It’s all about bringing the best of your own experience to the team in the way it fits best. There are generally a lot of strong personalities coming together in a race team. The higher the level is, the stronger and more experienced the personalities, so their opinions may differ.
As an engineer, Anna’s work is technical, but she’s never lost touch with the human aspect in the paddock. As she has moved between different teams, respecting what’s already established on the team has always been a good way for her to fit into a new team. “The key factor for me is to see and learn how other people work and react to different situations. This is definitely an ongoing process. When you are new to a team, you can’t just arrive and say: ‘I’ve always done it like this.’ Generally, if you treat everyone with respect, no matter what function he or she has in the team, that’s a good starting point.”
Beyond just the work, Anna’s best moments and challenges in motorsport also come from the human aspects of the paddock, from the deep relationships she’s built with the teams she’s worked with. “My best moments are not only the big moments like winning Le Mans or becoming world champion. It’s also about standing united as a team after something went wrong and coming back even stronger at the next race. Then at the same time, I’ve always found it hard to leave a team. When you spend so much time with the team travelling around the world it also means having to say goodbye to good friends.”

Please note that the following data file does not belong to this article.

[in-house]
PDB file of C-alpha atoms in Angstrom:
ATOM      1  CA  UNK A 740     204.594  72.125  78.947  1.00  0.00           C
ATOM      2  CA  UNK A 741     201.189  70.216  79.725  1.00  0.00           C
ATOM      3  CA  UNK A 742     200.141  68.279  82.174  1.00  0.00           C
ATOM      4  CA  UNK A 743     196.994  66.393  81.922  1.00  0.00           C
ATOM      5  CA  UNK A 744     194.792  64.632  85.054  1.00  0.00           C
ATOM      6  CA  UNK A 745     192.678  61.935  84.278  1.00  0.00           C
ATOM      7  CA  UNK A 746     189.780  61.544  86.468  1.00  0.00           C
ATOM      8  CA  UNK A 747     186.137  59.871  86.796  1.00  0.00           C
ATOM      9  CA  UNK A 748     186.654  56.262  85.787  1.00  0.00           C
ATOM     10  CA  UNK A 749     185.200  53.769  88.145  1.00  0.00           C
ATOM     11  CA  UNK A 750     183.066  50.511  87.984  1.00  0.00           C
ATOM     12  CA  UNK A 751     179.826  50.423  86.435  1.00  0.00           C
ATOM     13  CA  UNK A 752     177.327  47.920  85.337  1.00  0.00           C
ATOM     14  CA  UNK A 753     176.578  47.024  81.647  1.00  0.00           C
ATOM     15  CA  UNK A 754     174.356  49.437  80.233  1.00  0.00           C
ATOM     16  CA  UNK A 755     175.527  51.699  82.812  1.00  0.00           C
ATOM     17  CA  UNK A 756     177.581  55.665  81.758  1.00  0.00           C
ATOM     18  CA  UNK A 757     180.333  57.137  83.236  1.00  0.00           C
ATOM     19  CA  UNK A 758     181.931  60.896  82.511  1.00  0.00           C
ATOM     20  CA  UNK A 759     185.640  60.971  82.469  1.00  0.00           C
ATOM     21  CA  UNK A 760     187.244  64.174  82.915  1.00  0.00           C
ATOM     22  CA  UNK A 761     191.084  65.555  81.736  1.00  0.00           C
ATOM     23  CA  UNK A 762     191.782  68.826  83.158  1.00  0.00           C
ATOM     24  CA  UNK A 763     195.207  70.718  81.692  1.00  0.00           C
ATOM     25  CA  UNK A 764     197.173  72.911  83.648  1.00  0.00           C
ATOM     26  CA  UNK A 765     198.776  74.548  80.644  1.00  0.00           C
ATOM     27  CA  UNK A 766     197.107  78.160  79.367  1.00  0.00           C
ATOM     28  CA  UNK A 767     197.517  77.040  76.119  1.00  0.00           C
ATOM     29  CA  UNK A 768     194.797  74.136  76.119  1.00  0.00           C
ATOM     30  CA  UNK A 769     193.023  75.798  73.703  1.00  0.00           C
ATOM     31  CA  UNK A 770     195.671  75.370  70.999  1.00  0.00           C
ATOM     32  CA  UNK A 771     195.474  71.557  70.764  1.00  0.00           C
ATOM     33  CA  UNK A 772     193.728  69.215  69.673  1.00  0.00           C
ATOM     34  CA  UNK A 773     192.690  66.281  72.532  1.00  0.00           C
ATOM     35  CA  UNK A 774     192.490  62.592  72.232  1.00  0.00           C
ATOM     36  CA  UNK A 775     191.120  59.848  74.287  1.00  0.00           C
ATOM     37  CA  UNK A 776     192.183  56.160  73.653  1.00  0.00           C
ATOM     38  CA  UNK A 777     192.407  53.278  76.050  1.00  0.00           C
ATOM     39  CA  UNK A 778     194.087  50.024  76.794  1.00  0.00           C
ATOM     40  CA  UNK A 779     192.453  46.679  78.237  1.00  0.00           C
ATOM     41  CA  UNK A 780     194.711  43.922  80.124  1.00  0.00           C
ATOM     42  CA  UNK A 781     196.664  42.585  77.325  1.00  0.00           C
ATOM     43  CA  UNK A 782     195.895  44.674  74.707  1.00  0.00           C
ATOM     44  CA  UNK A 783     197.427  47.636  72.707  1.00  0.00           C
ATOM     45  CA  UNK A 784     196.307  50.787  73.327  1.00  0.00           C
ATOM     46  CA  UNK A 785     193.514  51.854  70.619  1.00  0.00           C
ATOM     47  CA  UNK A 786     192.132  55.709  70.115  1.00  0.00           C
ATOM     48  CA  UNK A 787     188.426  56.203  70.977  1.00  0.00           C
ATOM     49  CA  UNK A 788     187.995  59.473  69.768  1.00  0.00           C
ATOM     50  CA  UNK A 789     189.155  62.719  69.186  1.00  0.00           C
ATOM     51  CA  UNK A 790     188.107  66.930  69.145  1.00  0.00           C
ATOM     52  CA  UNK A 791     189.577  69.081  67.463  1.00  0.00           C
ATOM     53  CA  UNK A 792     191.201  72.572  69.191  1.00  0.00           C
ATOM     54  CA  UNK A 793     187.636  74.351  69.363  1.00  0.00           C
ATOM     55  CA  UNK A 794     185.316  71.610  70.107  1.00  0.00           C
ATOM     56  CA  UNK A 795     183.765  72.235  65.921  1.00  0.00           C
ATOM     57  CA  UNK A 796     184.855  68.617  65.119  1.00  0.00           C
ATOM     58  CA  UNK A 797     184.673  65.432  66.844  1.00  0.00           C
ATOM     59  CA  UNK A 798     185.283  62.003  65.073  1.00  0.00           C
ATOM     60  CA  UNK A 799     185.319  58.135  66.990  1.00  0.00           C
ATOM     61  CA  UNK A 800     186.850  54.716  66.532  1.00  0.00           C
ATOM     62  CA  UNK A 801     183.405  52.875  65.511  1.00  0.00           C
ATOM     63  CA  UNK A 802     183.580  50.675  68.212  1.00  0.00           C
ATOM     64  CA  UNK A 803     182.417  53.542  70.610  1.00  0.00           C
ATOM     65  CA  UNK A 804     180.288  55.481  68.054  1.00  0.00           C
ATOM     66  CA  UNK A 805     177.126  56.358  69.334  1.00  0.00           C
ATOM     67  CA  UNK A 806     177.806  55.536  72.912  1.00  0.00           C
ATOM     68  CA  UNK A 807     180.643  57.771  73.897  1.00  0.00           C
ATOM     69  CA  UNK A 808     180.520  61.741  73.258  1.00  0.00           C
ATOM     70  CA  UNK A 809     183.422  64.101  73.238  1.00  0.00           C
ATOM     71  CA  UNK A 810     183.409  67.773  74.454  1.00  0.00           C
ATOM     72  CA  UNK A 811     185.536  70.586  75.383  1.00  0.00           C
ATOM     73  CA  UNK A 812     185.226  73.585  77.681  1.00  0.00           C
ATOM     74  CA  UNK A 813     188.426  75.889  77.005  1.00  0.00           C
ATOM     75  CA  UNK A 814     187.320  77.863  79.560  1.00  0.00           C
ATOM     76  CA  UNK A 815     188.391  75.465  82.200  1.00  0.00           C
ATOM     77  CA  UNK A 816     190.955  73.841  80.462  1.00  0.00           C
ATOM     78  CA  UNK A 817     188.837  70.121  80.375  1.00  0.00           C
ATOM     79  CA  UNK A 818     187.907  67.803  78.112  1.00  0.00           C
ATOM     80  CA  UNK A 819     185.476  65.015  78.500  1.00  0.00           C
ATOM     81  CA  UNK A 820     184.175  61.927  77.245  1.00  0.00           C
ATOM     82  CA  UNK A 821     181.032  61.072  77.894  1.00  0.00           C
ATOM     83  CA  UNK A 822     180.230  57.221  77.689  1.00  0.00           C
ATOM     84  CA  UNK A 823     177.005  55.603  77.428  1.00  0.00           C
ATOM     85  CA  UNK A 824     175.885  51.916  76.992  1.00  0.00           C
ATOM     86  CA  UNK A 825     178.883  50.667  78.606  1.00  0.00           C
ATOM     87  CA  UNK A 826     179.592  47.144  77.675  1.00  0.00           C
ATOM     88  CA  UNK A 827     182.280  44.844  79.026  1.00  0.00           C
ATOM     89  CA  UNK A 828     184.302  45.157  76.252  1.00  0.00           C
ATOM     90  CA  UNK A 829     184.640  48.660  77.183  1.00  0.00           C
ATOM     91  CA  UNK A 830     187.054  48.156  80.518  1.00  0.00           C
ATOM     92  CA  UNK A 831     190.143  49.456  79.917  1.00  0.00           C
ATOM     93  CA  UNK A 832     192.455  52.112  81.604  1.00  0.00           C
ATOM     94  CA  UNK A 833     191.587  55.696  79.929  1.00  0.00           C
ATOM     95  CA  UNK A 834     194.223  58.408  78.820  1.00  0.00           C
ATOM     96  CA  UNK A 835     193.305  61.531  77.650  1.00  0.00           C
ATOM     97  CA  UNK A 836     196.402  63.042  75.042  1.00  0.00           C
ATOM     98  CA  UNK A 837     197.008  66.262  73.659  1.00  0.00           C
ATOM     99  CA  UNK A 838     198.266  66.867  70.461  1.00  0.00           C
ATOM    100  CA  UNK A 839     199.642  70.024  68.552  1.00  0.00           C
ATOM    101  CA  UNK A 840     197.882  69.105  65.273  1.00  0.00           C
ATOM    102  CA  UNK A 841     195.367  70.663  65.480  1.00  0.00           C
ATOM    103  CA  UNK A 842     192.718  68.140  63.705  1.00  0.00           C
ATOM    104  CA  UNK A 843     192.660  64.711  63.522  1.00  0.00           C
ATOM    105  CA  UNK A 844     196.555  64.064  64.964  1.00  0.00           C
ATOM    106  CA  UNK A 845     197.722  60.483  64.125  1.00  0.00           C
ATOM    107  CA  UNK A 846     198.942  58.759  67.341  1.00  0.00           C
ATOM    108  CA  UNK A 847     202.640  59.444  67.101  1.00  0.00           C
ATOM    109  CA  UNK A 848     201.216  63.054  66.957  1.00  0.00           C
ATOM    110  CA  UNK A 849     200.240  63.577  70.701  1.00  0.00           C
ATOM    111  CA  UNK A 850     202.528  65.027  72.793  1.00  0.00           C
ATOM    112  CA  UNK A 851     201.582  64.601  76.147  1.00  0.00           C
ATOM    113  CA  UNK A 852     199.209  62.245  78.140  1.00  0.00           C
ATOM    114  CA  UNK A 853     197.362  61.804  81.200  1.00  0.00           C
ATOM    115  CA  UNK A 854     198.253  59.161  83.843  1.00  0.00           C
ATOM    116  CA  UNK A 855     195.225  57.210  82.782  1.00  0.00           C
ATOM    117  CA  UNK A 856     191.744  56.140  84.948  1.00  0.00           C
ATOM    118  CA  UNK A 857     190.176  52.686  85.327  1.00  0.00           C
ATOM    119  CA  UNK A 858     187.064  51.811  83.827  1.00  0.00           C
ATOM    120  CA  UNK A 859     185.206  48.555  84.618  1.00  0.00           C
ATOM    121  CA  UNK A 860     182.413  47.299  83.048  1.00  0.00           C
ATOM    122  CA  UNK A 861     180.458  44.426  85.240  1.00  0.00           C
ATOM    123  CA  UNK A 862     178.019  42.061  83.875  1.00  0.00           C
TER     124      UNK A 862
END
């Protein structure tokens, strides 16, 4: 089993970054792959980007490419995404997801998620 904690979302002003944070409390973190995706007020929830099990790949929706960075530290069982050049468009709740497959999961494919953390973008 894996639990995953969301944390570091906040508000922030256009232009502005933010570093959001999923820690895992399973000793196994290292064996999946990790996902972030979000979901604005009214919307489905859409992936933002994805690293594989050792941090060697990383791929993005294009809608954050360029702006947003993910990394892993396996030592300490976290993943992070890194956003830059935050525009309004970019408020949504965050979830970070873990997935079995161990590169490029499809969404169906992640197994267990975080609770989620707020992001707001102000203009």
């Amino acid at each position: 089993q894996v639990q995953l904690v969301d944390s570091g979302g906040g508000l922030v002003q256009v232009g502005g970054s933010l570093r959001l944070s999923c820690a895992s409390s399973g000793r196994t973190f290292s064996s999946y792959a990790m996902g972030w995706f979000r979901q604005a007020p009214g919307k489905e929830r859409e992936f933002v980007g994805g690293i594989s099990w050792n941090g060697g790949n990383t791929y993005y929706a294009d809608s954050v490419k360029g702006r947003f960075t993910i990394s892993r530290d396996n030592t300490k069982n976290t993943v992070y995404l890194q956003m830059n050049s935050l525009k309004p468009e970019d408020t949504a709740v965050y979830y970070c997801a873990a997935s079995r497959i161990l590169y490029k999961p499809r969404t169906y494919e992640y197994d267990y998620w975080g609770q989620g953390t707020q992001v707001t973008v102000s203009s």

Motorsport doesn’t just mean travelling around the world, it also involves hard work and long working days. So, it’s better to get used to it.
As a 24h Le Mans winner, a WEC World Champion, and a successful engineer in so many different motorsport categories, Anna is inspiring young kids to follow her steps. Here is some advice she’d give kids aspiring to be like her. “Pay attention at school. It’s never too late to improve, but it makes things a lot easier if you don’t have to take the long road. Take every opportunity you can to gain experience, to meet people, and make them remember you. Internships, Formula Student, and career days are good ways to start. And my most important advice: Don’t let anyone tell you you can’t do something. If you really want to, you can.”